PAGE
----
Once the sample of articles has been finalized, three reviewers will be randomly assigned to review each scientific article and the associated media article. Two will serve as primary reviewers and the third person (the arbitrator) will be responsible for consolidating the two independent review forms, as described in more detail below. All reviewers will be given an anonymous reviewer ID. The reviewers will not know the identities of any of the other reviewers at any time, including after the study. All communication between them will occur through the study administrators, and the file linking the reviewers’ identifying information with their numerical ID will be encrypted. The screening arbitrator from phase 2) will serve as the primary administrator for phase 3).
Reviewers were recruited voluntarily through a variety of means, including peer reference and public notices. All reviewers at this phase have completed at least a master’s degree or equivalent in a relevant health and/or quantitative sciences field, with documented coursework relating to quantitative causal inference. Master’s degree equivalency includes current enrolment in a relevant doctoral degree program if the reviewer has passed his/her qualifying examinations.
All reviewing is on a purely voluntary basis with no financial incentives. The qualifications of all reviewers are confirmed by the authors of this document, and the mix of academic backgrounds will be reported in the final document. While the reviewer list with the identifies of the reviewers will be published, no information revealing which reviewers reviewed which article will be published or made available to anyone except study administrators.
The review tool [editor’s note: review took can be found here] is based on existing review protocols and guidance, where appropriate, from the literature on systematic literature reviews and meta-analysis. The primary guidance for the development of this tool is from the Cochrane Handbook for Systematic Reviews of Interventions, most notably the GRADE approach.6 Systematic reviews and meta-analyses, by construction, answer a focused research question/set of questions, making them of limited use for audiences who do not share the specific research interest. They also typically focus on literature from randomized controlled trials, though many tools include guidance for observational studies. For this study, we seek to systematically assess individual study-level strength of evidence and language across a wide variety of subjects, focusing on studies based on observational data. This review tool is, as of the writing of this protocol, the first of its kind.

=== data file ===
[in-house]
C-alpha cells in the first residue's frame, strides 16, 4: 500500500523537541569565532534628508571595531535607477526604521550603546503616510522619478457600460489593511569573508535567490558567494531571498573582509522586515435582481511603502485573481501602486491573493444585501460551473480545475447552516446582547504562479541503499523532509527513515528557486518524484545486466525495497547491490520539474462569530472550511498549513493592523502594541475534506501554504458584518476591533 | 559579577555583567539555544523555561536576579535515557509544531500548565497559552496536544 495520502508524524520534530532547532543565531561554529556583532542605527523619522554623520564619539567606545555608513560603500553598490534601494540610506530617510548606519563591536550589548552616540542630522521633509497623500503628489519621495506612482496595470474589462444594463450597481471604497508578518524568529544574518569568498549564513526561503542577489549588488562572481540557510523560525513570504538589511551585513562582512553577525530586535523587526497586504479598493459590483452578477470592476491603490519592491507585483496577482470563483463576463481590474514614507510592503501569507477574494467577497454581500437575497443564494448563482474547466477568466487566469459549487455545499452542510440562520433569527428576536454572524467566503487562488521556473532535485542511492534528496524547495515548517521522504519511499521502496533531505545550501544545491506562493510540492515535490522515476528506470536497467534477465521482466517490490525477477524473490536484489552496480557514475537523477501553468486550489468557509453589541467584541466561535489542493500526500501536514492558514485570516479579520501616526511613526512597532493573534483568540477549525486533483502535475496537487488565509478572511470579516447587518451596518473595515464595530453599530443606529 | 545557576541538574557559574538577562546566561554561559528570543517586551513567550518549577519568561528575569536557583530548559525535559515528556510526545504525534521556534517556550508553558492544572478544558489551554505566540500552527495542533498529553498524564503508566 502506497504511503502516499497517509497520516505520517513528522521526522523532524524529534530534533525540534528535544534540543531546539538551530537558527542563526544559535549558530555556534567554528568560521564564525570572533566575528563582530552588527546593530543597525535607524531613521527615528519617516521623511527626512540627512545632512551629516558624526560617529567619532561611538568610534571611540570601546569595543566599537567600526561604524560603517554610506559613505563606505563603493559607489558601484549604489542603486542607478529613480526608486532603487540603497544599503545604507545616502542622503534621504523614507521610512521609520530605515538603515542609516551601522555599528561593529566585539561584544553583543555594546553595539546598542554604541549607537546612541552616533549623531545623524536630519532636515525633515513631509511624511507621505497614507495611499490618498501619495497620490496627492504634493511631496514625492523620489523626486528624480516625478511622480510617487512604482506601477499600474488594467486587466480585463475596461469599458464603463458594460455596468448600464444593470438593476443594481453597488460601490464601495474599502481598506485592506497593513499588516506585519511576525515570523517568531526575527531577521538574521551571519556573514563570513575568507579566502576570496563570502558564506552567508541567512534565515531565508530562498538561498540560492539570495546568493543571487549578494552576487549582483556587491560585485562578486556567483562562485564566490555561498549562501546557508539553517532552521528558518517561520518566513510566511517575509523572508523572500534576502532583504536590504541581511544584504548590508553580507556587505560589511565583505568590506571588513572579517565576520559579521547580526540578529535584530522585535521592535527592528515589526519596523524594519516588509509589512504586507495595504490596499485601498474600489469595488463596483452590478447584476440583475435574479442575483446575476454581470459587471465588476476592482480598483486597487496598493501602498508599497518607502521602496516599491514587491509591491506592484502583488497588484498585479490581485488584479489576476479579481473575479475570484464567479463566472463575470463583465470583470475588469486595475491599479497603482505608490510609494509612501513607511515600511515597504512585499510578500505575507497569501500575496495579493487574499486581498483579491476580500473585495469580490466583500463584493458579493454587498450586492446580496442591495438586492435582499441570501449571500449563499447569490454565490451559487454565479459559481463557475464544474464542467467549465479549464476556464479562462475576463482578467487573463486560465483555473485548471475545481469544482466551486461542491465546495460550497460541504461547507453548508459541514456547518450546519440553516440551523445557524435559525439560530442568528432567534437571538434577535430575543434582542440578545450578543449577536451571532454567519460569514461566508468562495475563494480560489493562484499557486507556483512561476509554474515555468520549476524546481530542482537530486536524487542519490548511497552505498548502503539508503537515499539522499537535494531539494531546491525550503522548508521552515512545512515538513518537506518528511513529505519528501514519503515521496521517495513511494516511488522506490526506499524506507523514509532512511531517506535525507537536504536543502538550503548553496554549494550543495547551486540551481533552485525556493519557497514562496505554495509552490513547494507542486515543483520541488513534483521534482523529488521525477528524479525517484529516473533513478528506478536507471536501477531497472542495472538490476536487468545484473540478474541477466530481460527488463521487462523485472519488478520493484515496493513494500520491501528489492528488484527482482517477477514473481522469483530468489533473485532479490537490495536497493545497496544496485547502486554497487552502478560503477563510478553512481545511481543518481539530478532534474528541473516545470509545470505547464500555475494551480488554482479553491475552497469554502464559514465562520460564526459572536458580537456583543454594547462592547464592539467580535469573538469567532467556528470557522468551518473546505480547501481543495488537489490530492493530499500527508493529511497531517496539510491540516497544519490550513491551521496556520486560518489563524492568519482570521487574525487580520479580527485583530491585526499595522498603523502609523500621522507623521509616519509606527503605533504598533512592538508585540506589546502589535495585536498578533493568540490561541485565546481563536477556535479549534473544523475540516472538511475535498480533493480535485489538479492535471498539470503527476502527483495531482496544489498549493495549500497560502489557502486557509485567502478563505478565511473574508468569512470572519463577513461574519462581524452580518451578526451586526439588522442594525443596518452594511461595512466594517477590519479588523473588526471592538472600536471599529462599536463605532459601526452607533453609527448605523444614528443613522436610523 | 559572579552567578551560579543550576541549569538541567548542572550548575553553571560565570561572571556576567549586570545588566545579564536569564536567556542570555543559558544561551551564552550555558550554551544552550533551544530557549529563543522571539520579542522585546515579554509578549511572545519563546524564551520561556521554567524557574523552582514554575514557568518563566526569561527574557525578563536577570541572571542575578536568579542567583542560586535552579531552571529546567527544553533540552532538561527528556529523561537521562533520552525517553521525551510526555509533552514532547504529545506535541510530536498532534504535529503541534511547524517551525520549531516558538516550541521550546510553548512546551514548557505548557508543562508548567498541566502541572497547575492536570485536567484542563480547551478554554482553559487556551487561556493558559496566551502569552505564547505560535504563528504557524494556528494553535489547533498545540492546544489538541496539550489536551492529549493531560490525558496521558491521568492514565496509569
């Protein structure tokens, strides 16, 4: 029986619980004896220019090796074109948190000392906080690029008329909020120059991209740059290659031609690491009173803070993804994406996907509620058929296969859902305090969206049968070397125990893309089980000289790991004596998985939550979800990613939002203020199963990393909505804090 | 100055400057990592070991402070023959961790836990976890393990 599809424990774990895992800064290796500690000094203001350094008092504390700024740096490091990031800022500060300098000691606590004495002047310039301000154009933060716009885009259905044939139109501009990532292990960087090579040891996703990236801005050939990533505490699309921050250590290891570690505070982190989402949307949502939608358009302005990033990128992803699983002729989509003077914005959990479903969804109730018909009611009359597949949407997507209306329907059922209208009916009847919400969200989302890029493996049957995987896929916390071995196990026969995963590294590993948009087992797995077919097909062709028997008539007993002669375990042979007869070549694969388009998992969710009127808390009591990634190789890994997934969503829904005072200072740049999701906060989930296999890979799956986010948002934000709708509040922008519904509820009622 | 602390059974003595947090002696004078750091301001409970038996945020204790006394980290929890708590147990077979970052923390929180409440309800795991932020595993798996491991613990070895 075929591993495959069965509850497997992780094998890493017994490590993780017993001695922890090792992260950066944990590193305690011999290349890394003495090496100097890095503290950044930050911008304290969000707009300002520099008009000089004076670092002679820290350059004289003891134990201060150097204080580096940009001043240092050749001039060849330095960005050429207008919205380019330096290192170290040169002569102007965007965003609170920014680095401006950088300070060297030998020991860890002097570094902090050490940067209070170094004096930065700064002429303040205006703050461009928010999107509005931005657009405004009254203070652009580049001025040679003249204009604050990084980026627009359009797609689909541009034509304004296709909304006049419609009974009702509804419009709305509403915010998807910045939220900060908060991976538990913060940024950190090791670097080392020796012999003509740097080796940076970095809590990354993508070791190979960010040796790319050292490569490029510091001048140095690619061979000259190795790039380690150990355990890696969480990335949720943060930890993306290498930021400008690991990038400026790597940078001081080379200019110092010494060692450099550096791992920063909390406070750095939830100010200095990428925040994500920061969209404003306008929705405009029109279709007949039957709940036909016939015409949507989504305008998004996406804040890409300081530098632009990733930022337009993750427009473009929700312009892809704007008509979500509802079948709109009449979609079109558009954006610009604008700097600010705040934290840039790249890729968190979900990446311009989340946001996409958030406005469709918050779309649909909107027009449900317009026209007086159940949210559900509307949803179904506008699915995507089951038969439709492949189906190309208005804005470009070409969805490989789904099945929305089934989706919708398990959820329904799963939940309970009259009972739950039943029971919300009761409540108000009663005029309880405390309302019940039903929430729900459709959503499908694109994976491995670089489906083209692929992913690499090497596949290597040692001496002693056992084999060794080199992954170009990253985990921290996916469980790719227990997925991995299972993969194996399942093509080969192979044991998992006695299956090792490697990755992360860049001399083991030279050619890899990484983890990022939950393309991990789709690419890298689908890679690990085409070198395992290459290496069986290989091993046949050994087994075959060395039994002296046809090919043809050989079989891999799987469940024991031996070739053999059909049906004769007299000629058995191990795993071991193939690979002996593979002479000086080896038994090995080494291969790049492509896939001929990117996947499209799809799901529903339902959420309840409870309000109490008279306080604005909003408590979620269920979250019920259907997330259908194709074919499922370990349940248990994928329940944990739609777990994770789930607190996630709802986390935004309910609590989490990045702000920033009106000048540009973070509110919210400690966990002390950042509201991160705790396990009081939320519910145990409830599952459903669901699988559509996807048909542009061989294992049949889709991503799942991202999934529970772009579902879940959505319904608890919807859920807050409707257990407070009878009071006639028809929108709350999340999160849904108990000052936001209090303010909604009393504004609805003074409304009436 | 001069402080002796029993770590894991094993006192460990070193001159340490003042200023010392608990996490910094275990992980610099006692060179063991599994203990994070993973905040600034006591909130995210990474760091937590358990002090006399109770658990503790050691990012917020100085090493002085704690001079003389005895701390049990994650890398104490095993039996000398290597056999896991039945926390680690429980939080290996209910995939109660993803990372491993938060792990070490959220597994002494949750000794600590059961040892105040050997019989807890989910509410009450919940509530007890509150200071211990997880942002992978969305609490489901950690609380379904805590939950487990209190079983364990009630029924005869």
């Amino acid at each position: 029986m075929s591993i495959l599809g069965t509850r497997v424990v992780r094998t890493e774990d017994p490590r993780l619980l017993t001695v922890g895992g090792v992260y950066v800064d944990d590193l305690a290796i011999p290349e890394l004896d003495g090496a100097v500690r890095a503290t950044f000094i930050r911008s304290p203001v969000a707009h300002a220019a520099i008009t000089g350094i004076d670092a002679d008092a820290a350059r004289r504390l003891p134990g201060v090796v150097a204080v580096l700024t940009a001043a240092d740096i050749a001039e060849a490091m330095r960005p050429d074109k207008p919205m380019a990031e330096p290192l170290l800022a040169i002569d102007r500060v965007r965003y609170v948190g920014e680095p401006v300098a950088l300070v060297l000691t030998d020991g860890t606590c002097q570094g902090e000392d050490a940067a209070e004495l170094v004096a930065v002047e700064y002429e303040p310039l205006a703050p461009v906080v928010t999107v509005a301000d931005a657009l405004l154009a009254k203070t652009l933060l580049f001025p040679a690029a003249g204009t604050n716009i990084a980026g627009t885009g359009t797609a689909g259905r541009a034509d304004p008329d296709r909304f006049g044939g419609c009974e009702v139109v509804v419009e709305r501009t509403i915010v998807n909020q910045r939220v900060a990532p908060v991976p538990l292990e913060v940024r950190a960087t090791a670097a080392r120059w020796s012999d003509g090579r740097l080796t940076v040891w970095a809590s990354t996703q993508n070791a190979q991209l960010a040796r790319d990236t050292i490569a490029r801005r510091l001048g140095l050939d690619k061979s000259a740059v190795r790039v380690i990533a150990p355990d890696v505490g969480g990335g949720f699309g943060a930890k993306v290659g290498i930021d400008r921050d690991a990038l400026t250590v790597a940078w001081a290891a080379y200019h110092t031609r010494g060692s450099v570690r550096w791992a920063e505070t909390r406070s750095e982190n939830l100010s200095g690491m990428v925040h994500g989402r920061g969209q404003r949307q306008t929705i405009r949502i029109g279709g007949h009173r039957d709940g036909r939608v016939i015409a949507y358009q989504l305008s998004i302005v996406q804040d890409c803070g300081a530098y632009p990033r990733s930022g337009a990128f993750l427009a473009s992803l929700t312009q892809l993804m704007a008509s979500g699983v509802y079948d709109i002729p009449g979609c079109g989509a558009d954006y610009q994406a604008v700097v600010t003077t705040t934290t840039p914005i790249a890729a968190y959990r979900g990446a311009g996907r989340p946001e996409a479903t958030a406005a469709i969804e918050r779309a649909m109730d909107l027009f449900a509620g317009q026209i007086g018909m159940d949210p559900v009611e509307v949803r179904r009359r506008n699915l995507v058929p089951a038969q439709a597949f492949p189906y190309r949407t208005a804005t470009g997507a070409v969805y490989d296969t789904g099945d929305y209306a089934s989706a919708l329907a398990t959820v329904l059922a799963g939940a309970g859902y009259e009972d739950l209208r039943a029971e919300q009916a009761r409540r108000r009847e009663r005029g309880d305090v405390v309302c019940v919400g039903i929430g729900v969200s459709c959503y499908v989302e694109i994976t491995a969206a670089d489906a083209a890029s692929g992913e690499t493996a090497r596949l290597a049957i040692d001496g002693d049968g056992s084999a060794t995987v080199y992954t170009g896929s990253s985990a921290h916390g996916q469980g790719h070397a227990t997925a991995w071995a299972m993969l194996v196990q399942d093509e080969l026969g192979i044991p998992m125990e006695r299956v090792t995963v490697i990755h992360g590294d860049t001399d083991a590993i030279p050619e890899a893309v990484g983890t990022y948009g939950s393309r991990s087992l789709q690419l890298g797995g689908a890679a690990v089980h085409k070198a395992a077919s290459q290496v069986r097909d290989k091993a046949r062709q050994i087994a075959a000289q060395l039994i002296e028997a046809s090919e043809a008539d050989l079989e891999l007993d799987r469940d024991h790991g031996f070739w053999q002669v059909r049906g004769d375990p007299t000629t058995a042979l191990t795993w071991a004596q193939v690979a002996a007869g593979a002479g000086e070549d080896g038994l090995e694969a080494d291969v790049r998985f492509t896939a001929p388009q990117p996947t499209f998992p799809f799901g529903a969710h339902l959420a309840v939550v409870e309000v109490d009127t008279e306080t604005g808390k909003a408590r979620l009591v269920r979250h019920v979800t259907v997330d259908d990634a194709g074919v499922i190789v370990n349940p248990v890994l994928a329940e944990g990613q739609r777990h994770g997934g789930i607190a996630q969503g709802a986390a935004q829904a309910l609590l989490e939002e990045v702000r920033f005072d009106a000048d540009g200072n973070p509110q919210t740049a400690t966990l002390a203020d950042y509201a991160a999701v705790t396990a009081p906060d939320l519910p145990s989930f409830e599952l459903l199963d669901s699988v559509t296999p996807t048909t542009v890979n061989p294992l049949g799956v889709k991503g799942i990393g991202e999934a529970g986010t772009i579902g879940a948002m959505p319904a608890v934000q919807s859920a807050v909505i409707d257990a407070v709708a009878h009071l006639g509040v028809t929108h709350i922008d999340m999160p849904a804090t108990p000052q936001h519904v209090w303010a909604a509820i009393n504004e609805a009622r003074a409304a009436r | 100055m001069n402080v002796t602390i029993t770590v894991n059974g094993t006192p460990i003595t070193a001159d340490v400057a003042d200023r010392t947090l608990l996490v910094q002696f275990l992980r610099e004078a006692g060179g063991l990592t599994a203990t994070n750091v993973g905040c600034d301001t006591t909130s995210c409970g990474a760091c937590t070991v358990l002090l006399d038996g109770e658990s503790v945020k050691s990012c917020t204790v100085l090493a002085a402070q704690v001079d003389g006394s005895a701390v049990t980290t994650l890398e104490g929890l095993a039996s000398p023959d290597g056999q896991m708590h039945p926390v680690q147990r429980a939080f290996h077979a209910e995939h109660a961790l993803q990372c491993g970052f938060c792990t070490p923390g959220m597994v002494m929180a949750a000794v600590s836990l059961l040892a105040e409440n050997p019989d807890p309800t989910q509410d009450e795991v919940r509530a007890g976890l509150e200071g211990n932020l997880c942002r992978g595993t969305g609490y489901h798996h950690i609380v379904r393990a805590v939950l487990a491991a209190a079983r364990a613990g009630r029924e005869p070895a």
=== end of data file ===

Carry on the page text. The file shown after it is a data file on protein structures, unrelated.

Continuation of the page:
The review tool contains three major sections: 1) scientific article strength of causal evidence, 2) scientific article language assessment, 3) media article language assessment.
The section of the review tool pertaining to the scientific study strength of evidence will require the reviewers to independently identify and assess several components of the study. Reviewers will identify the main study questions, the study design, the generalizability of the sample. They will also assess issues related to selection bias and the definition of the exposure, outcome, and covariates. Finally, reviewers will evaluate the strength of the statistical methods used and provide a summary assessment of the study as a whole. The summary assessment ranks the overall quality of evidence (very high – very low). This ranking is based on several summary assessment criteria, including a rating of the quality of evidence, determination of the direction of bias, whether the study (based on the concerns outlined above) over or underestimates the true effect, and a ranking of the generalizability of the study’s findings. The language assessment reviews the language used by the author(s) and the strength of causal statements in both the media and scientific articles.
Following the review of the scientific article, the review tool has questions related to the media article with two main objectives: 1) to ascertain the extent to which the media article deviates from the findings in the scientific article; and 2) to review the language used by the media article and the extent to which the causal language matches the language used in the scientific article. Once both reviewers have filled out the extraction form, the third independent reviewer will be notified and begin the process of consolidation and reconciliation (as necessary) of the two extraction forms.
The user interface for the review tool was developed using Google Forms and is implemented as an online survey.
Prior to the start of phase 3a, a group training meeting will occur with all reviewers in order to create consensus on the review process and standardize review methods. This will include live reviewing of an article generated from the above-described 2016 dataset using the review tool. Reviewers will also have an opportunity to discuss comments on the review tool at this phase. Study administrators may consider edits to the review tool and process based on these comments, and will note any deviation or changes to the original protocol.